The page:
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Study protocol: Determinants of participation and quality of life of adolescents with cerebral palsy: a longitudinal study (SPARCLE2)

Lookup NU author(s): Emeritus Professor Allan ColverORCiD, Dr Heather Dickinson



Background: Children and adults with impairments such as cerebral palsy have lower participation in life situations than able-bodied people. Less is known about their subjective perception of their lives, called their quality of life. During adolescence, rapid physical and psychological changes occur; although these may be more difficult for disabled than for able-bodied adolescents, little research has examined the lives of disabled adolescents. In 2003-4 a European Union funded project, SPARCLE, visited 818 children aged 8-12 years with cerebral palsy, sampled from population-based registers in nine European regions. The quality of life reported by these disabled children was similar to that of the general population but their participation was lower; levels of participation varied between countries even for children with similar severity of cerebral palsy. We are currently following up these children, now aged 13-17 years, to identify (i) to what extent contemporaneous factors (pain, impairment, psychological health and parental stress) predict their participation and quality of life, (ii) what factors modify how participation and quality of life at age 8-12 years are associated with participation and quality of life in adolescence, and (iii) whether differences between European countries in participation and quality of life can be explained by variations in environmental factors. Methods/Design: Trained researchers will visit families to administer questionnaires to capture the adolescents' type and severity of impairment, socio-demographic characteristics, participation, quality of life, psychological health, pain, environmental access and parental stress. We will use multivariable models (linear, logistic or ordinal) to assess how adolescent participation, quality of life, psychological health, pain, environmental access and parental stress, vary with impairment and socio-demographic characteristics and, where possible, how these outcomes compare with general population data. For participation and quality of life, longitudinal analyses will assess to what extent these are predicted by corresponding levels in childhood and what factors modify this relationship. Structural equation modelling will be used to identify indirect relationships mediated by other factors.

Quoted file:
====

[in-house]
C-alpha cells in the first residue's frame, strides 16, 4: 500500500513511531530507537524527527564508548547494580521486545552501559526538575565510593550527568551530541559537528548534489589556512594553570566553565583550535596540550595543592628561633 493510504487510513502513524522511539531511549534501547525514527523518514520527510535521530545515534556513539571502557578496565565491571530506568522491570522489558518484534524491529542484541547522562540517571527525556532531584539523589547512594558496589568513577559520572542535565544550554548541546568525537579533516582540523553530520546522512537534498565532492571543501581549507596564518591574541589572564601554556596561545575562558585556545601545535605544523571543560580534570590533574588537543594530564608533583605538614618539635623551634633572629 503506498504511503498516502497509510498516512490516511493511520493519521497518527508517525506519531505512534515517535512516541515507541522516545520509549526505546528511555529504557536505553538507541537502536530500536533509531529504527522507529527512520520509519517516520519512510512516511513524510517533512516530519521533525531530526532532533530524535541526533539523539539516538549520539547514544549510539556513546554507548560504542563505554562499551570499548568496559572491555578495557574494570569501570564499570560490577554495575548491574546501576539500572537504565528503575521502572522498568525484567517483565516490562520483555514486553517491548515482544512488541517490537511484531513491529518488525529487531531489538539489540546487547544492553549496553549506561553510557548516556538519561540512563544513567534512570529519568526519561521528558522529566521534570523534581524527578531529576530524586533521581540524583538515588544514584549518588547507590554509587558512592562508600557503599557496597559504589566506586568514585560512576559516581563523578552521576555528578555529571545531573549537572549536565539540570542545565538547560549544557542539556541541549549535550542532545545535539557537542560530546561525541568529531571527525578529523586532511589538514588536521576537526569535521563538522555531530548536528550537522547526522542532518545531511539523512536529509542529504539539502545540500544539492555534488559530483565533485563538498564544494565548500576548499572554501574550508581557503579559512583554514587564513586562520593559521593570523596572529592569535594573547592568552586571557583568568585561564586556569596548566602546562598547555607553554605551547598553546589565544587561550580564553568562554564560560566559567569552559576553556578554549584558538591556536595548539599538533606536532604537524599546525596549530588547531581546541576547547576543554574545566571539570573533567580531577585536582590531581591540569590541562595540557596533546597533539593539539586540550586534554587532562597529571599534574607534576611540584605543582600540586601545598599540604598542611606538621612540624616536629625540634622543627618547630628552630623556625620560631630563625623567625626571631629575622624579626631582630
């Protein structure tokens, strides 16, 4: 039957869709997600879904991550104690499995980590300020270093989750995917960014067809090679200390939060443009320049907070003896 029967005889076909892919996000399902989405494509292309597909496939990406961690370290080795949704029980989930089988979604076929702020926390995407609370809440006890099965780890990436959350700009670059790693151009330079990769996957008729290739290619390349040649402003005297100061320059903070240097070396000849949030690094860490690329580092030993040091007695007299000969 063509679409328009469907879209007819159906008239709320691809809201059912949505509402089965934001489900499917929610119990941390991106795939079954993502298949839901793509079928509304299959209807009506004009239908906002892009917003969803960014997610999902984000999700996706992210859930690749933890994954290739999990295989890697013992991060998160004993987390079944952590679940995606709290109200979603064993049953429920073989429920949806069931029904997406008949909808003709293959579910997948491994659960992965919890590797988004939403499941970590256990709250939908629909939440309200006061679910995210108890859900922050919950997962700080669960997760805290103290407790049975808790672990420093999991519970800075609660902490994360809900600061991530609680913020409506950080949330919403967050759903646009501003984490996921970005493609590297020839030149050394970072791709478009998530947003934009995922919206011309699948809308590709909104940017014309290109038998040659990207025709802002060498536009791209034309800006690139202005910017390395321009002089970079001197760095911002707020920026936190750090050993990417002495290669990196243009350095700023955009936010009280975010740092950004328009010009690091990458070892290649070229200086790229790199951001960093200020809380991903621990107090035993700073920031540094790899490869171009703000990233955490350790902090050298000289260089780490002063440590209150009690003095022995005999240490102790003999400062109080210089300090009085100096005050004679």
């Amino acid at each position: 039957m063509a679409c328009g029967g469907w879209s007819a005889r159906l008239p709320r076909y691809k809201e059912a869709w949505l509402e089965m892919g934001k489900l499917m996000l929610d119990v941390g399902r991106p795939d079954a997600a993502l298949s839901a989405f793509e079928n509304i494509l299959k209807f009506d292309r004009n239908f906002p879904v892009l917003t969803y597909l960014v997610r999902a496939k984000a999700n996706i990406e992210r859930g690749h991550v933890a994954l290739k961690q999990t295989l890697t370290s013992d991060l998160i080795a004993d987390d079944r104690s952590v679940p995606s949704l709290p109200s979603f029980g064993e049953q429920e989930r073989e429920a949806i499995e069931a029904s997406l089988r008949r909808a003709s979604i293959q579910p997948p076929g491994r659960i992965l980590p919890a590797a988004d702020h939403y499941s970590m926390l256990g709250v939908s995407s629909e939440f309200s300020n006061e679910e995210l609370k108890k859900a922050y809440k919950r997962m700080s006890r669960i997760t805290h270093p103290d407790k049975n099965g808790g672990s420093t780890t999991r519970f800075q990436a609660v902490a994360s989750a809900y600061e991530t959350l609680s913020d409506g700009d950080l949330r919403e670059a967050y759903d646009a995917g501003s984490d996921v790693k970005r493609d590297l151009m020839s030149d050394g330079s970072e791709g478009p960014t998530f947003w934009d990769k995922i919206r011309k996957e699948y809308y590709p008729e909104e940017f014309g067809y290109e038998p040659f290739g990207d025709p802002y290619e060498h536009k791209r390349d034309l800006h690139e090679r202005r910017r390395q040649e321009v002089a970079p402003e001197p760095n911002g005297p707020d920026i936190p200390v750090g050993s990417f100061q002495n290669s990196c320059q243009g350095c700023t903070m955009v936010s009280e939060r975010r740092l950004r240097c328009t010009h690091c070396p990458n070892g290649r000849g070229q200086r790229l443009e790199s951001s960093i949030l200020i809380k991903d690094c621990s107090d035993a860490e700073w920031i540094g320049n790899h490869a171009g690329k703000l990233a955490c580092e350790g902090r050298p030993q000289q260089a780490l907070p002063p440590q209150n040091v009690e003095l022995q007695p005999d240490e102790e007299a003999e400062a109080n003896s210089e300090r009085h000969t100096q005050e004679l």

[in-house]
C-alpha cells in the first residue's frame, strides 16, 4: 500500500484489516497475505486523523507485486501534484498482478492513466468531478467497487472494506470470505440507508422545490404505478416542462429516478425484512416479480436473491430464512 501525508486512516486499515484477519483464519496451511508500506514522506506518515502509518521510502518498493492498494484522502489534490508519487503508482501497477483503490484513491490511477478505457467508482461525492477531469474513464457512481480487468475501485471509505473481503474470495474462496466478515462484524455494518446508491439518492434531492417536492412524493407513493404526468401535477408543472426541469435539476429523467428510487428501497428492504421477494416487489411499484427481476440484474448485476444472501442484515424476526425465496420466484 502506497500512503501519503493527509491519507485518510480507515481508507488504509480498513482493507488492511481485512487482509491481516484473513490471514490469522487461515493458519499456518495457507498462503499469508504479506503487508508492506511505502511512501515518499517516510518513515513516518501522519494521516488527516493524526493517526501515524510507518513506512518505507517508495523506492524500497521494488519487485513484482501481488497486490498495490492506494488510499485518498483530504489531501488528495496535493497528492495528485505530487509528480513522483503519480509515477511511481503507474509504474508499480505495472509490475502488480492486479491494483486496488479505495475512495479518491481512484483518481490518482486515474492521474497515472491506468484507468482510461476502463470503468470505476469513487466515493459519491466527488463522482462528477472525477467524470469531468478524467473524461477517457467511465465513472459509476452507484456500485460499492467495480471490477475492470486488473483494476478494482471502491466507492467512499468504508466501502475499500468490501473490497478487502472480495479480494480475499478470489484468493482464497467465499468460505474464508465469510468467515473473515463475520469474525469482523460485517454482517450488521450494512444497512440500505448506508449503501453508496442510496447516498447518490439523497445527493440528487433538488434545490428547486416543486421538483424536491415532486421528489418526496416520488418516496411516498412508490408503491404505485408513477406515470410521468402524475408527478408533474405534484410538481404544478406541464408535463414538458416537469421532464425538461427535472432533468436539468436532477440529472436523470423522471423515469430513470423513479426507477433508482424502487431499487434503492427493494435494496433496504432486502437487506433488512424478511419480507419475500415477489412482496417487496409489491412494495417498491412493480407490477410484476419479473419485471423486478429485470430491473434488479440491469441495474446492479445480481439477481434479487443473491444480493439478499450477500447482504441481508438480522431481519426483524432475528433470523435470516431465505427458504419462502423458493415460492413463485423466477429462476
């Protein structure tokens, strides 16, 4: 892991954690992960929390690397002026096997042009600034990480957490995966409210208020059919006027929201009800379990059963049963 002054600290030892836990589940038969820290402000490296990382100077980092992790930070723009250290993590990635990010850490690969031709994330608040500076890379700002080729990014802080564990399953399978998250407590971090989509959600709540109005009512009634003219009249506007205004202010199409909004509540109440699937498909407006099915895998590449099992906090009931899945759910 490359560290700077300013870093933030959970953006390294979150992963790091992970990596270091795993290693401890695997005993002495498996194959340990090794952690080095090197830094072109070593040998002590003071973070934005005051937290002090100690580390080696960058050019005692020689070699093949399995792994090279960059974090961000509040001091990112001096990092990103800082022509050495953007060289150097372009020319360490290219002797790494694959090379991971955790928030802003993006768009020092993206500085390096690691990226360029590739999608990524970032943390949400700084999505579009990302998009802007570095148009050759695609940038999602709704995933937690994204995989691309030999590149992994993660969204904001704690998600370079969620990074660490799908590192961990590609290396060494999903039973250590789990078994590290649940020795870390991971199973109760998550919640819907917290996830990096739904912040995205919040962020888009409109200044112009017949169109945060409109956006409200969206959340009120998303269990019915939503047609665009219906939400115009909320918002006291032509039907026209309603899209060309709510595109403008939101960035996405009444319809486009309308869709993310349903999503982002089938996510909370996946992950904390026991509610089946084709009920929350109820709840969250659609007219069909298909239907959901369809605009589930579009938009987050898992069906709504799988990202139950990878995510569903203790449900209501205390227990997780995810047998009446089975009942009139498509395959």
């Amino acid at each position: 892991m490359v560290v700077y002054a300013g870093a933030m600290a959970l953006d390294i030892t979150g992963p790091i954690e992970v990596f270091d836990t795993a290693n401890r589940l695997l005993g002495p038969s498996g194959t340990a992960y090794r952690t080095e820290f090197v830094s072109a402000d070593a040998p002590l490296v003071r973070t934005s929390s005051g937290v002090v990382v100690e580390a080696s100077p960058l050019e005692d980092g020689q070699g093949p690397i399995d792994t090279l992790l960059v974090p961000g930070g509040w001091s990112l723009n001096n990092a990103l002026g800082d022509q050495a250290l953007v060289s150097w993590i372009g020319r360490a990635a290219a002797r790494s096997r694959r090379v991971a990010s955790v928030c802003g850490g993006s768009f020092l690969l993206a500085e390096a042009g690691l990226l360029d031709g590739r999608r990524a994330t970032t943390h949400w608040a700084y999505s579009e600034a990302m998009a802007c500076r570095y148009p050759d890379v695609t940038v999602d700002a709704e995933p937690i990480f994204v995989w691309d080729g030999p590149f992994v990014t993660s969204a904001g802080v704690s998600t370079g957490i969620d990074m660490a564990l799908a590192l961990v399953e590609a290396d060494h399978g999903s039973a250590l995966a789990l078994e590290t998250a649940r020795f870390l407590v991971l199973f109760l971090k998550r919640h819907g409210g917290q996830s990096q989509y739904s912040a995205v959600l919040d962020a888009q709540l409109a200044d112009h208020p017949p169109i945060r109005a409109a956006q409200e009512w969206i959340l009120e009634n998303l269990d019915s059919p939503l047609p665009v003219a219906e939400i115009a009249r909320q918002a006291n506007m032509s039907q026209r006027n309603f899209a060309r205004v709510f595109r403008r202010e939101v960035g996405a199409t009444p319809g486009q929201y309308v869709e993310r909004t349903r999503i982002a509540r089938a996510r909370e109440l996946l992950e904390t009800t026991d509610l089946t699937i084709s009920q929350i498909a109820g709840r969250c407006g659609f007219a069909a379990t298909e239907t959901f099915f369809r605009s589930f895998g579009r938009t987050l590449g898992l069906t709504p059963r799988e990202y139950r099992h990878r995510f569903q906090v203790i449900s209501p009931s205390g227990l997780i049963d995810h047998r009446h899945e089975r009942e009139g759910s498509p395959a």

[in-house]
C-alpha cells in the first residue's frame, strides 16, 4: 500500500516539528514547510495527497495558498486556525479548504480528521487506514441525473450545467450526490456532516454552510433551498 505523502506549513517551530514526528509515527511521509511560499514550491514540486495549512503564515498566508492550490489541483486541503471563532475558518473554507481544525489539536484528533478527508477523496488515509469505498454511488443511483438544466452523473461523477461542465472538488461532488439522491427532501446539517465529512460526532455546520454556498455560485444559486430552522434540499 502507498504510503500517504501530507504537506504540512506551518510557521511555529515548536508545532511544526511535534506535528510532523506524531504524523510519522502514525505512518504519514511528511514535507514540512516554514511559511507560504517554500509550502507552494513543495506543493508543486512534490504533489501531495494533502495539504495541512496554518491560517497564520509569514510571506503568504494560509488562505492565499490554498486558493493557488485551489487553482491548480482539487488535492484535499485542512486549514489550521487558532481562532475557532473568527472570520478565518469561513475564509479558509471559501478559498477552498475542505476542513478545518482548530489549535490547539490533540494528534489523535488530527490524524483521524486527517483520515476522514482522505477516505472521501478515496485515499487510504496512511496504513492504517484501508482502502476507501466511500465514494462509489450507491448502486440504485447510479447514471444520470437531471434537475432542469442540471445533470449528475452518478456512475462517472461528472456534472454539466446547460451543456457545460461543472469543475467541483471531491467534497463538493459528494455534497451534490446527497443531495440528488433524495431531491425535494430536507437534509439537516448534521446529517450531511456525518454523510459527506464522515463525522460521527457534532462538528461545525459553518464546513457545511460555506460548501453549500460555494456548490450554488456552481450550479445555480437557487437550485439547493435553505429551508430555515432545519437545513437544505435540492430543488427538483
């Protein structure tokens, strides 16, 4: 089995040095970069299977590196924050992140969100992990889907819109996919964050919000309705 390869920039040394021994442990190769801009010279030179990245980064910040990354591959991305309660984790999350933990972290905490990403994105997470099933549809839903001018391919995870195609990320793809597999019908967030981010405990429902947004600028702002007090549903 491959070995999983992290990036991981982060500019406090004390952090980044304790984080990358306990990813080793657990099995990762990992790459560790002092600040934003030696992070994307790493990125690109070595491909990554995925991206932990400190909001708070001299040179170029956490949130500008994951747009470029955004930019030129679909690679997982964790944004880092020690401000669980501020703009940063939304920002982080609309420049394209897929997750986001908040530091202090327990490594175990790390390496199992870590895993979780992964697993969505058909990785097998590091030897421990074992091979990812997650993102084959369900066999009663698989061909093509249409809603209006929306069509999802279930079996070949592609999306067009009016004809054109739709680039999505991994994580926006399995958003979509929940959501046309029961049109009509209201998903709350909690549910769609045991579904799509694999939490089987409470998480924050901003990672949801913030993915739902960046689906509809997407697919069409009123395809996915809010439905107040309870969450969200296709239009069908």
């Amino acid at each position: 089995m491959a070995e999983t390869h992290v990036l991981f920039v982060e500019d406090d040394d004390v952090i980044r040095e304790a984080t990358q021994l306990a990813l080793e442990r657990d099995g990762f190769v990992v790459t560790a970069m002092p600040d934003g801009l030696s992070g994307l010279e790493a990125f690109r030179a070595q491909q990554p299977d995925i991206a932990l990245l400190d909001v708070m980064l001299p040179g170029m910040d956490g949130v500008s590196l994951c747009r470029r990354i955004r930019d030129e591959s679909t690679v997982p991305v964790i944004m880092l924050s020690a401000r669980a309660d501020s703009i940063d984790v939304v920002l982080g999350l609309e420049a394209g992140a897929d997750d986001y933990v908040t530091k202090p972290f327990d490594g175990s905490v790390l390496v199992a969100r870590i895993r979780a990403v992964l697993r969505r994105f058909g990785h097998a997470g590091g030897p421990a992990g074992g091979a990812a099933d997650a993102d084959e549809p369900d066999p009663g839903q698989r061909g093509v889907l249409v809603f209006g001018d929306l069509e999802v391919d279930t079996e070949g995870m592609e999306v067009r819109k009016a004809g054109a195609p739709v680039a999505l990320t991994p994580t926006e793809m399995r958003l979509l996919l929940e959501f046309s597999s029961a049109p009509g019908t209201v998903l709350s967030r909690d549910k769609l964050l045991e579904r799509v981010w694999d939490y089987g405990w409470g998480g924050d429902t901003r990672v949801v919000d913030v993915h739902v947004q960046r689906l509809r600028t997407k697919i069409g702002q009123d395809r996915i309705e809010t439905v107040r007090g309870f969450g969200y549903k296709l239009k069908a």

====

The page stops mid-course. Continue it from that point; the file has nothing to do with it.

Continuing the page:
Publication metadata

Author(s): Colver AF, Dickinson HO, SPARCLE Group

Publication type: Article

Publication status: Published

Journal: BMC Public Health

Year: 2010

Volume: 10

Issue: 1

Pages: 280

Print publication date: 26/05/2010

Date deposited: 23/08/2010

ISSN (print):

ISSN (electronic): 1471-2458

Publisher: BioMed Central Ltd.


DOI: 10.1186/1471-2458-10-280

PubMed id: 20504349


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Funder referenceFunder name
Fondazione Carivit, Viterbo
Ludvig and Sara Elsass Foundation: The Spastic Society
Ludvig and Sara Elsass Foundation: The Spastic Society; Vanforefonden
Cooperativa Sociale "Gli Anni in Tasca", Viterbo
Folke Bernadotte Foundation
Goteborg University
Riksforbundet for Rorelsehindrade Barn och Ungdomar
E40-2009Medical Faculty of University of Luebeck
WT 086315 A1AWellcome Trust